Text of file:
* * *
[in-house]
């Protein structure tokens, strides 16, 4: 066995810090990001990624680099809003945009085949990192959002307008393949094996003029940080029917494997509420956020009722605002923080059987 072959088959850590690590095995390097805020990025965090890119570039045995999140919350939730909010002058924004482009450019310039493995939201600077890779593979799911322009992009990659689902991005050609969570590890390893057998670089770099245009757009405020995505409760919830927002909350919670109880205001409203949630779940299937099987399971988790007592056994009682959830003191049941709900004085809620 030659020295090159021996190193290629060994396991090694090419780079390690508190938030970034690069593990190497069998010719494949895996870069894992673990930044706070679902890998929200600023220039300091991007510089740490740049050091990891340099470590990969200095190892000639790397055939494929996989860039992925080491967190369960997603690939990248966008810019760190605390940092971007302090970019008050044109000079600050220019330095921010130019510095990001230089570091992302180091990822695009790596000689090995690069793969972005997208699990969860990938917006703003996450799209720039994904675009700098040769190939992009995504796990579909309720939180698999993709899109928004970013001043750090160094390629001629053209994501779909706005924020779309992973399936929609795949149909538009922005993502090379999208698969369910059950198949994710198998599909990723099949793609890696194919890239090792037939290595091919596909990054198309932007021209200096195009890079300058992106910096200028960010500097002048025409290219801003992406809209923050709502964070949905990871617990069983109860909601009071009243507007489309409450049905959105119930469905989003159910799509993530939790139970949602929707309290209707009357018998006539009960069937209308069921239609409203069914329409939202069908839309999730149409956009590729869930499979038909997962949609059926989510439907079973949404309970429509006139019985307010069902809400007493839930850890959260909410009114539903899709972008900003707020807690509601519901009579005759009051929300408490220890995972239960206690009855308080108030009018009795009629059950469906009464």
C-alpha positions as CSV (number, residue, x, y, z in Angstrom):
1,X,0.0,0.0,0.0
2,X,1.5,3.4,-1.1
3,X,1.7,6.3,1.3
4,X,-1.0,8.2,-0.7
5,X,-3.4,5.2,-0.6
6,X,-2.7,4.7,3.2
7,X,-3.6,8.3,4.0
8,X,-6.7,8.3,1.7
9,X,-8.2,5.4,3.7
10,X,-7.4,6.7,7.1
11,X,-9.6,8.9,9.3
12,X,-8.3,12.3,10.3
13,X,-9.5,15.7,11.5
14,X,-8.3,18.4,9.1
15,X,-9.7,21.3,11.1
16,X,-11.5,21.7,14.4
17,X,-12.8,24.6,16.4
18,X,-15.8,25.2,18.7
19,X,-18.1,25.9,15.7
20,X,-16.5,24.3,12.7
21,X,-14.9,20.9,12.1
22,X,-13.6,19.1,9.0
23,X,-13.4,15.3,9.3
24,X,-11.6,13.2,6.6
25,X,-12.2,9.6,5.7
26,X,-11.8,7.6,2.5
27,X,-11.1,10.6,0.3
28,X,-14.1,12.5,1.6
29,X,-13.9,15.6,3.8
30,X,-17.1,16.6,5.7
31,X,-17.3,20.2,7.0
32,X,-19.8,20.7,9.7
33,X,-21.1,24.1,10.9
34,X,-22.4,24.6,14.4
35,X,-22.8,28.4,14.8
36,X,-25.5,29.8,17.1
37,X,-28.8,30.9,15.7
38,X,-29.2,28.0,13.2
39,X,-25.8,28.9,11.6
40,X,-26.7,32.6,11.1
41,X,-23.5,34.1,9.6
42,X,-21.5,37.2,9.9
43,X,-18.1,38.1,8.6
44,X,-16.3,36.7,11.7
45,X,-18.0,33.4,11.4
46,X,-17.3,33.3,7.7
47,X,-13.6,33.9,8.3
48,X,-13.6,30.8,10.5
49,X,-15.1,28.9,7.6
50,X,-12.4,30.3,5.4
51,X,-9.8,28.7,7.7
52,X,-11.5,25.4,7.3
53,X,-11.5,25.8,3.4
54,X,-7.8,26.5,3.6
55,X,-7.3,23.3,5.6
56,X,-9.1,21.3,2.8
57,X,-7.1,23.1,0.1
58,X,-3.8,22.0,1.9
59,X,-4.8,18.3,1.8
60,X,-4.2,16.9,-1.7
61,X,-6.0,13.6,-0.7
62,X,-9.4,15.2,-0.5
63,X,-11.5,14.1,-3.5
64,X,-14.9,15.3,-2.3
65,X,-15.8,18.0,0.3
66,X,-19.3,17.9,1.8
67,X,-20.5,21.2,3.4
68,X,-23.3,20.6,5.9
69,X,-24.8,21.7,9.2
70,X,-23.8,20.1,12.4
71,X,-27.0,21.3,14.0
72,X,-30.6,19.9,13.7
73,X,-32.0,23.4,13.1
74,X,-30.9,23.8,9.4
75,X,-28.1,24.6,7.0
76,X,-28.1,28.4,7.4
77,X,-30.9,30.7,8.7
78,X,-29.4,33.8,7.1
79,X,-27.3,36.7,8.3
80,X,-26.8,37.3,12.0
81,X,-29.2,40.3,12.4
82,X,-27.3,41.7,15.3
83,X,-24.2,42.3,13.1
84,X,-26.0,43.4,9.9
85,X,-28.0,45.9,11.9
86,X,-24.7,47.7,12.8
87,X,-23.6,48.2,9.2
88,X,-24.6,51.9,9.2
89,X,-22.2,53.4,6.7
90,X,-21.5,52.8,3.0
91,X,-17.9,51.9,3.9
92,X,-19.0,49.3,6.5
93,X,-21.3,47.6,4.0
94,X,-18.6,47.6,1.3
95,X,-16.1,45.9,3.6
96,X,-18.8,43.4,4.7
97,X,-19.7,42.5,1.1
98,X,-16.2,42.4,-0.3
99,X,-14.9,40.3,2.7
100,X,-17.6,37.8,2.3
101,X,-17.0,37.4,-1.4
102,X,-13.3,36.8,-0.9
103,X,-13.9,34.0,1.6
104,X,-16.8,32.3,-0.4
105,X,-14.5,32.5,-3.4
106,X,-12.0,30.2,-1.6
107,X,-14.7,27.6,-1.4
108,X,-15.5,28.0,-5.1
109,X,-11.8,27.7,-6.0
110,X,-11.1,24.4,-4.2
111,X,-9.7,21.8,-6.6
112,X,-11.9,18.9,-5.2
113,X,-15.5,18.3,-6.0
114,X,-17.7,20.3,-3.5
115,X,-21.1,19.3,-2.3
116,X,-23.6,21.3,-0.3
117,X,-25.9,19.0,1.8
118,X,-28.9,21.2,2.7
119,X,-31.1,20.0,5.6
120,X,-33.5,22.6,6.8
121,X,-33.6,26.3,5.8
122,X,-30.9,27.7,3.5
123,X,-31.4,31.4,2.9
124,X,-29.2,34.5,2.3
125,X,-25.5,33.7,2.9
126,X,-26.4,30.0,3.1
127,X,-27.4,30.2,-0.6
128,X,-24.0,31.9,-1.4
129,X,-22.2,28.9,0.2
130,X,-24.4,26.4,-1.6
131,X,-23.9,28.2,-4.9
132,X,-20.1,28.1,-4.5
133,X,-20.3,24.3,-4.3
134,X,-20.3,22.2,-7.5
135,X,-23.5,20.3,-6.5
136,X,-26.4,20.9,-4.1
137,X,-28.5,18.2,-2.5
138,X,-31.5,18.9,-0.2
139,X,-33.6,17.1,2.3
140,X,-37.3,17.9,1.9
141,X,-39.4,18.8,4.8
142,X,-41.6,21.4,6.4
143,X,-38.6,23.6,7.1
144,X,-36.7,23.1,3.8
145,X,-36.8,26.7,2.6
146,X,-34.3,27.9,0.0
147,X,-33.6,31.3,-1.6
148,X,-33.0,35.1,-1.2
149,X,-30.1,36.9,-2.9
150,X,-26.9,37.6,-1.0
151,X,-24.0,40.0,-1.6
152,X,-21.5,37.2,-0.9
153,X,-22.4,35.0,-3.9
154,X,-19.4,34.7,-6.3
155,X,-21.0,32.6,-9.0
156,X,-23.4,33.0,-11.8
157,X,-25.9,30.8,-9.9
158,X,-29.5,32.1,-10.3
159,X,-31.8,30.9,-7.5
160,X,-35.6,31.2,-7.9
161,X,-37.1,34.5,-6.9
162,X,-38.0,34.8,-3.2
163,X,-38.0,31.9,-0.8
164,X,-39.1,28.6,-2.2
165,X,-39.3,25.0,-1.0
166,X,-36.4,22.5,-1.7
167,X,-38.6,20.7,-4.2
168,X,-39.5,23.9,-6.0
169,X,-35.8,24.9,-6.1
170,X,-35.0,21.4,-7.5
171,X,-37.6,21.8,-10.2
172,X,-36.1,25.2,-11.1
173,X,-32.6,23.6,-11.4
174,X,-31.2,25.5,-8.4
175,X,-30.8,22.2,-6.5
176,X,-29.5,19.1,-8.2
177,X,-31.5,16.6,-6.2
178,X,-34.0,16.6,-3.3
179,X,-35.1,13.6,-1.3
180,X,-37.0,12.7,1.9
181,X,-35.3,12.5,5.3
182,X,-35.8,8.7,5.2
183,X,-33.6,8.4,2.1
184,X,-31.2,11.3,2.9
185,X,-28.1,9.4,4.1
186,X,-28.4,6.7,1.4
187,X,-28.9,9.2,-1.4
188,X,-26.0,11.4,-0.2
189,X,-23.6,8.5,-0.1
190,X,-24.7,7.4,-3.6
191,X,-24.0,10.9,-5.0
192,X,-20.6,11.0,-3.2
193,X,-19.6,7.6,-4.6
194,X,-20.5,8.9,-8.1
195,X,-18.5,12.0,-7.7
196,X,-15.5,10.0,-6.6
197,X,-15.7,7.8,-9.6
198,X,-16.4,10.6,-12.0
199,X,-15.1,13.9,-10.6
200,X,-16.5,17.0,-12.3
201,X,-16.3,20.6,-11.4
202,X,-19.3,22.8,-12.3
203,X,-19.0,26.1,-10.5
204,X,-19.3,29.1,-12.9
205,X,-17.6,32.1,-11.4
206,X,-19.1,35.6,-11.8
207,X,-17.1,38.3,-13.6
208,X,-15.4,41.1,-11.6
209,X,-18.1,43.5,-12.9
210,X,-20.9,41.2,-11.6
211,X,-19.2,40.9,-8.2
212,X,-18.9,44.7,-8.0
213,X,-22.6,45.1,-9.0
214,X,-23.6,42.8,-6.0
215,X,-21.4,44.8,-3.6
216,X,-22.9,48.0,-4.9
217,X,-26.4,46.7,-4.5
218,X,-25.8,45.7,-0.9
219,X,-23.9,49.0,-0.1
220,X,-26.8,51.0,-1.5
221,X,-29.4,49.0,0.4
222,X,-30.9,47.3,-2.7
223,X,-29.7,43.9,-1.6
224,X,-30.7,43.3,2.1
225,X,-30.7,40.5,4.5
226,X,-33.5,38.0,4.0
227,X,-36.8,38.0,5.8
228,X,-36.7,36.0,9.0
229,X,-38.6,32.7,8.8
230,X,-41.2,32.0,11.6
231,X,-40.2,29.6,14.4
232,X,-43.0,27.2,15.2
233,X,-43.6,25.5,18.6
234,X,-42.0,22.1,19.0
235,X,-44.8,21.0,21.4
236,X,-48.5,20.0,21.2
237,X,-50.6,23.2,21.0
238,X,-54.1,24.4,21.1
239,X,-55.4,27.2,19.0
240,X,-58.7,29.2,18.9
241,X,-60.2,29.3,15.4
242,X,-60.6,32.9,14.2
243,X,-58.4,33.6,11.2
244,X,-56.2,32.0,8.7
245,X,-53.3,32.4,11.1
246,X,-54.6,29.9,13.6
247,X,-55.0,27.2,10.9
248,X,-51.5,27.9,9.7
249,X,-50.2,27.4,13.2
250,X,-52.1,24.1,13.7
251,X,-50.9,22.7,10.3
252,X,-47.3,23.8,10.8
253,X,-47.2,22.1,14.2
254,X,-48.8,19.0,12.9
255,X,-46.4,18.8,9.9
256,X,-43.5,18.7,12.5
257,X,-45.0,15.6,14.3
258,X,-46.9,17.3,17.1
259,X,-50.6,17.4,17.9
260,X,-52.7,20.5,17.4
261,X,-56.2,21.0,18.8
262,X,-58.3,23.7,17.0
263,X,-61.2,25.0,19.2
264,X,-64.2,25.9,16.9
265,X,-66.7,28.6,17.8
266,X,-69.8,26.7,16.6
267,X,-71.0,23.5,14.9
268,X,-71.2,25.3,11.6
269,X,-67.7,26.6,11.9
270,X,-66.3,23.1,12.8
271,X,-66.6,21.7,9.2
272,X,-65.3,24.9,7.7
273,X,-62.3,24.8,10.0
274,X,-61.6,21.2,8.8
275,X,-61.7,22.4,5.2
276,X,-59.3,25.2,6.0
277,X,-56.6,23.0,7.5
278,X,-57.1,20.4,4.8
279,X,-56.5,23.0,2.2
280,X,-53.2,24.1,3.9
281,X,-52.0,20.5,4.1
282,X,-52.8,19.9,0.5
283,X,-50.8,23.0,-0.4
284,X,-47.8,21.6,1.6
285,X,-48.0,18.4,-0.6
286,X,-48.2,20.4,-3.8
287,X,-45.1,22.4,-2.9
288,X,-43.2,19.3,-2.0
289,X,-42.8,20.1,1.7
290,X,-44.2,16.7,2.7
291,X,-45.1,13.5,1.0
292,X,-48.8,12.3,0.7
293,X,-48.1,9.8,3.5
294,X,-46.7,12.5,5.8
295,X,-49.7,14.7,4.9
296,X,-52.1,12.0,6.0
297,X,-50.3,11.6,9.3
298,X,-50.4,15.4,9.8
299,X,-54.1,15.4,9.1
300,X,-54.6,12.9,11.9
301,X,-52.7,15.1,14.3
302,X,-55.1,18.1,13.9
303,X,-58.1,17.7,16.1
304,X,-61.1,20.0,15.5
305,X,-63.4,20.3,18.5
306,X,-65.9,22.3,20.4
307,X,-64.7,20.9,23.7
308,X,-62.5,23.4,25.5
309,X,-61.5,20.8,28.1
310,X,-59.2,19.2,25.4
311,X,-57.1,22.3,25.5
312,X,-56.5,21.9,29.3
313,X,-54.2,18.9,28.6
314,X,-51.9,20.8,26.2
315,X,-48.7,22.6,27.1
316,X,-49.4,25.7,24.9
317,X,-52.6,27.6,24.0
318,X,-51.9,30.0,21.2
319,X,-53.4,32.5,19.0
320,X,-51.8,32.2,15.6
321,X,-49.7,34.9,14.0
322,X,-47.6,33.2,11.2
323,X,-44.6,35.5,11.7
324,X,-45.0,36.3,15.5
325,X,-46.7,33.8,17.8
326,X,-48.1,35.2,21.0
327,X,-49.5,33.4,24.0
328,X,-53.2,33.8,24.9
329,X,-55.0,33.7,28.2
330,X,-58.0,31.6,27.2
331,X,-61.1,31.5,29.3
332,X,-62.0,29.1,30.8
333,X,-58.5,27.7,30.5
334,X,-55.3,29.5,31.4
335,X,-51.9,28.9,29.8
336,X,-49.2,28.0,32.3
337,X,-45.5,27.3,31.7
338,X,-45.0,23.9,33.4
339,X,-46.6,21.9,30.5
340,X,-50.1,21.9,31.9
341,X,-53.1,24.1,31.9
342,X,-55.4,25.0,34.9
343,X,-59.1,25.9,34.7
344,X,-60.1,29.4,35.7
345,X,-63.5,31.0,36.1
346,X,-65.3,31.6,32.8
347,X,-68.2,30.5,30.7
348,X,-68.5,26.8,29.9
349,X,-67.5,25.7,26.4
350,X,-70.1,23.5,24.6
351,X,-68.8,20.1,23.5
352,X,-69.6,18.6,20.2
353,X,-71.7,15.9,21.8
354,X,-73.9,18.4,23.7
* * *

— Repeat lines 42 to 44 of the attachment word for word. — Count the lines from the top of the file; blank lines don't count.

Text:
39,X,-25.8,28.9,11.6
40,X,-26.7,32.6,11.1
41,X,-23.5,34.1,9.6